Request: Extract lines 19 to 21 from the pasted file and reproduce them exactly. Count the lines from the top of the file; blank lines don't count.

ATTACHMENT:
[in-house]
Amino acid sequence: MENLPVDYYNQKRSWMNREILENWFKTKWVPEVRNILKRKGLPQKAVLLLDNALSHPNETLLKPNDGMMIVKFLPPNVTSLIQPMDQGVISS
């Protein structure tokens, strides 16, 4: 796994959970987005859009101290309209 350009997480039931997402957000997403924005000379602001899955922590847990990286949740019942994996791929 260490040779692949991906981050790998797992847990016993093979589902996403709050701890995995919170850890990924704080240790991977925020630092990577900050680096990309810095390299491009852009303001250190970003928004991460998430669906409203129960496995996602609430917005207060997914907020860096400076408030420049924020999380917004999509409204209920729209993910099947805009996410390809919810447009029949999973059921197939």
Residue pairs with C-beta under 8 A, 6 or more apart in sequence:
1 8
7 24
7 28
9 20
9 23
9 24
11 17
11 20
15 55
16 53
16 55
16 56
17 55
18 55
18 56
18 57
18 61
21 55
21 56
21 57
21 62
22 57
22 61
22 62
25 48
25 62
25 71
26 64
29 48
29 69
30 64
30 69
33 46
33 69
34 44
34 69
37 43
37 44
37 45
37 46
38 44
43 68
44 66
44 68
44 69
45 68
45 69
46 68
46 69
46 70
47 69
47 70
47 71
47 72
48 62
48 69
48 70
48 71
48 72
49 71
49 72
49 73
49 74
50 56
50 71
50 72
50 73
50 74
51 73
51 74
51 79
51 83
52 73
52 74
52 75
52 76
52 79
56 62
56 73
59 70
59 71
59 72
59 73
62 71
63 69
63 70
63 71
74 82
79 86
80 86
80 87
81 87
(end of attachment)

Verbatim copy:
18 56
18 57
18 61